As the world mourns the loss of one of the greatest stateswomen of the 20th century, Washington Post London bureau chief Anthony Faiola wrote yesterday that Margaret Thatcher’s death “appears to be opening old wounds.” To do so, however, Faiola selectively picked up anecdotes of left-wing hate-mongering, such as how the UK's leading conservative paper Faiola noted how the UK's Tory-leaning Telegraph newspaper had to close down the comments section about Lady Thatcher’s death due to the depraved vitriol of the nation’s left wing Internet trolls.
Faiola's prime example of how Lady Thatcher's death was dividing Great Britain was the occasional outbreak of leftists punks dancing in the streets in celebration of the former prime minister's death. Included in the story was a photograph from St. George's Square in Glasgow, where it seems only about 15-20 people showed up to figuratively dance on the Iron Lady's grave.
The Post staffer turned to one such jerk, one James Doleman, whom he merely described as a writer and activist, saying, “the deep division she caused has been reflected in her death.” A quick Web search shows Doleman has a history of activism in the Scottish Socialist Party, which wants to re-nationalize most British industry and calls for, among other pipe dreams, a completely "free" public transit system in Scotland. The SSP is a marginal party in Scotland, with no representation in the Scottish Parliament in Edinburgh, let alone any seats in Westminster. Only one city council member elected under the SSP banner serves in office presently.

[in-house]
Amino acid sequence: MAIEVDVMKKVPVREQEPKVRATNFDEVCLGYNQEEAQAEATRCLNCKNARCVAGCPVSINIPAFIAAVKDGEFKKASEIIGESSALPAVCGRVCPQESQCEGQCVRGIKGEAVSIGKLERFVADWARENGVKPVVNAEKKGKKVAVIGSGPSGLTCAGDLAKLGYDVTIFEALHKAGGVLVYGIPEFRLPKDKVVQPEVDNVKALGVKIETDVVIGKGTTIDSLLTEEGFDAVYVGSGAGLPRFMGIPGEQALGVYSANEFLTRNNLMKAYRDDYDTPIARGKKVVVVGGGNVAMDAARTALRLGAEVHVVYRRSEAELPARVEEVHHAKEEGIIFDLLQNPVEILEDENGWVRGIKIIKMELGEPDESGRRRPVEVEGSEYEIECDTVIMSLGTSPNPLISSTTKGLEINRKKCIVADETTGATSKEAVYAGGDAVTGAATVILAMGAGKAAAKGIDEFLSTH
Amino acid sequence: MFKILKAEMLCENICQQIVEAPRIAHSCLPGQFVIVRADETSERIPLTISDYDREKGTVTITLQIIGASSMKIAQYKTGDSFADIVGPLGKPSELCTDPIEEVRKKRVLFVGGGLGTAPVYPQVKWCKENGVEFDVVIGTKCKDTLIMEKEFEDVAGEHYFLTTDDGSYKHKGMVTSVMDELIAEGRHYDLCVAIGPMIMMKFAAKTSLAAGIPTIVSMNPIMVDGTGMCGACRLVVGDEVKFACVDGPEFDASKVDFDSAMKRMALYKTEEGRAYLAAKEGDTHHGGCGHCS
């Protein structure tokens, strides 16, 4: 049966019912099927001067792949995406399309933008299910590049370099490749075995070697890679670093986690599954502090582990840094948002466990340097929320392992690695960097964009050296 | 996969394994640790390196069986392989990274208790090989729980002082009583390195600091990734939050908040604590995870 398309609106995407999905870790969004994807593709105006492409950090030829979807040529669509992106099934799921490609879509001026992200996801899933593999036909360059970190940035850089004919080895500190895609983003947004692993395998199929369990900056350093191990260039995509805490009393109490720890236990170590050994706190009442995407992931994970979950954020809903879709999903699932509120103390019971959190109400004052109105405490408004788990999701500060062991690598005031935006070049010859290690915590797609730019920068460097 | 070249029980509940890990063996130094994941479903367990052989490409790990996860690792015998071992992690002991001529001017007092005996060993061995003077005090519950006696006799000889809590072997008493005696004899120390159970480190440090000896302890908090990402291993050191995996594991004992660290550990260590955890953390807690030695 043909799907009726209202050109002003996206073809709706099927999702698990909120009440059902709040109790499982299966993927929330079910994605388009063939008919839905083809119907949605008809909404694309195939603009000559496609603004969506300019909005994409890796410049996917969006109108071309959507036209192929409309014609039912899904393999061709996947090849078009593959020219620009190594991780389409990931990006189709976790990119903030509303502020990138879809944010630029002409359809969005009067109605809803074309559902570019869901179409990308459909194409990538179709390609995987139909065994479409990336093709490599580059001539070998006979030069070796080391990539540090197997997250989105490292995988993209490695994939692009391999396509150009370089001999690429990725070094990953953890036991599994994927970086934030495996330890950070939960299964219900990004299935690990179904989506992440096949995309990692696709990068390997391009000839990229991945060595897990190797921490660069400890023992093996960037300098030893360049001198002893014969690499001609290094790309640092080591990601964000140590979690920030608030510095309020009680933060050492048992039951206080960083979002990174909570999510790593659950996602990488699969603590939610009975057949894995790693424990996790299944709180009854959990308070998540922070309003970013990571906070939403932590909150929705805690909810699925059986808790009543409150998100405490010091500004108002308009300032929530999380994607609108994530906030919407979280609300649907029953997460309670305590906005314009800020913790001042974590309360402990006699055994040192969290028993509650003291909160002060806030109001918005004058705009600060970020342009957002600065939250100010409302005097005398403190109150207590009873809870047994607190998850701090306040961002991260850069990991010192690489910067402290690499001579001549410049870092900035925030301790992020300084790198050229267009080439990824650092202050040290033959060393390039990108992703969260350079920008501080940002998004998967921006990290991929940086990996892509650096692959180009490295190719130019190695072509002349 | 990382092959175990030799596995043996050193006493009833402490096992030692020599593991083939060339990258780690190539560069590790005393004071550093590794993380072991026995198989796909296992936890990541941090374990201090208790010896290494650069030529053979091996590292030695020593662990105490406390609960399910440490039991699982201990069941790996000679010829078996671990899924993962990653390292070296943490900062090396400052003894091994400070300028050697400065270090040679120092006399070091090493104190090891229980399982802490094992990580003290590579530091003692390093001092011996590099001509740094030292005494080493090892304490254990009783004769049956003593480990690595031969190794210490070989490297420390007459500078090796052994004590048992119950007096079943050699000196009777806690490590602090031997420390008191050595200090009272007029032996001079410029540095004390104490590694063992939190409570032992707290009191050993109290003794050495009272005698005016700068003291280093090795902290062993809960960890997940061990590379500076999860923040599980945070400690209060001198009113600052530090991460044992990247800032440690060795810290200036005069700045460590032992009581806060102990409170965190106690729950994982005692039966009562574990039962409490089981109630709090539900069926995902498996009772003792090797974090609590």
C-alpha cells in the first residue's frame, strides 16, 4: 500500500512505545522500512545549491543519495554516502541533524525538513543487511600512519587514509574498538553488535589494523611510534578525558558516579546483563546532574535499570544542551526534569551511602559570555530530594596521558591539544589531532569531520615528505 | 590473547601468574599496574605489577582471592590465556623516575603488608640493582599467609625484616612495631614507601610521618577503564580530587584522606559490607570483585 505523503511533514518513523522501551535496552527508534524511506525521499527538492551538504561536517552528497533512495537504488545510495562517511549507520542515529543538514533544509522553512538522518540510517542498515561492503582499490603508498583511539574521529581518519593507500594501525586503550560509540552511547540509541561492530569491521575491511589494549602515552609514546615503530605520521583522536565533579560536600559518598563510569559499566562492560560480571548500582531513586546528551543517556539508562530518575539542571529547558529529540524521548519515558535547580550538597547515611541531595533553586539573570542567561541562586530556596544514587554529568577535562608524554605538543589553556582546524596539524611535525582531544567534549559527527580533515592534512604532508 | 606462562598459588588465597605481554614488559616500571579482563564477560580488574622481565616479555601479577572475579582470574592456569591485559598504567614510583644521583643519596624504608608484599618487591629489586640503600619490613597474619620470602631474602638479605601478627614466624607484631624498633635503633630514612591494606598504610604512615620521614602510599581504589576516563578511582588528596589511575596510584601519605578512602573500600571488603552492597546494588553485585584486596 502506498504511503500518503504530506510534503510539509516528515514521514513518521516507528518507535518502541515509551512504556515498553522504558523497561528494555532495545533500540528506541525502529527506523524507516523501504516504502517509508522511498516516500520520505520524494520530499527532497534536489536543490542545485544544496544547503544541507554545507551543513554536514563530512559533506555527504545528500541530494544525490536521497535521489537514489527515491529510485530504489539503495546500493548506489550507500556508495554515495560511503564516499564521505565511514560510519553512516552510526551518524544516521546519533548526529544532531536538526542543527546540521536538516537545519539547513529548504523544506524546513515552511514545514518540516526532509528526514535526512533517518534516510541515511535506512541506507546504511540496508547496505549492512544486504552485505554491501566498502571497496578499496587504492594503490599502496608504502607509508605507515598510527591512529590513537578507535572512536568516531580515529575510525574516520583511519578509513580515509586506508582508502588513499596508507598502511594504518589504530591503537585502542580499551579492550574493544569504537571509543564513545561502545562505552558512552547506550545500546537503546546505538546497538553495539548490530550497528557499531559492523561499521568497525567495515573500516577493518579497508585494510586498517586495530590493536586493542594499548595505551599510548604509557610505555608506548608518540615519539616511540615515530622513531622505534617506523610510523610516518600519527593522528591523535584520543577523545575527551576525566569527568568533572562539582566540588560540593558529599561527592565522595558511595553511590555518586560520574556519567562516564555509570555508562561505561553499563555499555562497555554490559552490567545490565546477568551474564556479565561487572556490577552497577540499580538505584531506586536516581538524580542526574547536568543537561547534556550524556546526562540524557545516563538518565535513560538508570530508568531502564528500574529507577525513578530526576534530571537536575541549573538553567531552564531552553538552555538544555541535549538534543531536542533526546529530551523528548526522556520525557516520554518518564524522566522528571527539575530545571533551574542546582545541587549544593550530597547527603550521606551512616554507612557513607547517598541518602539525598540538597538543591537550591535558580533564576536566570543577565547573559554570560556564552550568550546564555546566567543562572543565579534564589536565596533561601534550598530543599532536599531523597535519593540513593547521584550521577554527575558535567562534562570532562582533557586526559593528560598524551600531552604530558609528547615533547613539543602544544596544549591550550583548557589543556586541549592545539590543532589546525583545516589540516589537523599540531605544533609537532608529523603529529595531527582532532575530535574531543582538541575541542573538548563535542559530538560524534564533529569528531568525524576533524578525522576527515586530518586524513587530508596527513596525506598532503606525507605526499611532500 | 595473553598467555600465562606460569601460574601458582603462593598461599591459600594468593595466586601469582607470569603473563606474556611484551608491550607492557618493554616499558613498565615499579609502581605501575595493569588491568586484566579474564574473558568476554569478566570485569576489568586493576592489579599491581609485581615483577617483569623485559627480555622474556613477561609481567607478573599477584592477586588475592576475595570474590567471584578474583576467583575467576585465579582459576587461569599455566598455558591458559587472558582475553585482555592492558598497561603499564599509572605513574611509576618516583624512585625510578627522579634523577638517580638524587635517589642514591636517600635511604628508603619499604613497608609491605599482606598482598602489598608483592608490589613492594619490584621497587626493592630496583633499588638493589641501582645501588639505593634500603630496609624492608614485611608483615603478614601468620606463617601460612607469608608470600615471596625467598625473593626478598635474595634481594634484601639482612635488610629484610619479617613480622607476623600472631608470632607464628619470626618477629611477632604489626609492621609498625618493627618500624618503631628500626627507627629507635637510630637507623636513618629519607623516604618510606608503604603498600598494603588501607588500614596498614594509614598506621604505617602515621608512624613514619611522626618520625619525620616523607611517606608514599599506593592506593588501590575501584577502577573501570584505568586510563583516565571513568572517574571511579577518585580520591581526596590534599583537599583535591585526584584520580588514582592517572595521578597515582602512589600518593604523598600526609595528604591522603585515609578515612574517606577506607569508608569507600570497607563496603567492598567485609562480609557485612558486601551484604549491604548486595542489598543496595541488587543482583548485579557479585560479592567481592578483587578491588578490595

Of course Doleman doesn’t like Thatcher. She ate his ideology’s lunch for over a decade to such an extent that Labour today, to be politically viable, shifted a few ticks to the right on economic management, finding its high-water mark under generally capitalism-friendly Tony Blair.
Finally, Faiola failed to account for this: How can the death of a prime minister who left office nearly 22 1/2 years ago open old wounds when half the country views hers positively? In his own story, Faiola couldn't help but mention, even as he buried the fact, that a new shows 50 percent of Britons with a favorable view of Thatcher compared to the 34 percent who hate her.
That leaves a healthy plurality, of course, who have mixed viewers or don't really care either way. An unbiased journalist might write a story that contains viewpoints from everyday Britons keeping calm and carrying on with their lives, rather than amplifying the vocal minority who bitterly seethe with a rage that controls their pathetic lives.
Corrected from earlier: Earlier version said Thatcher "left office nearly 12 1/2 years ago." That was a typo. Thatcher stepped down as prime minister in November 1990.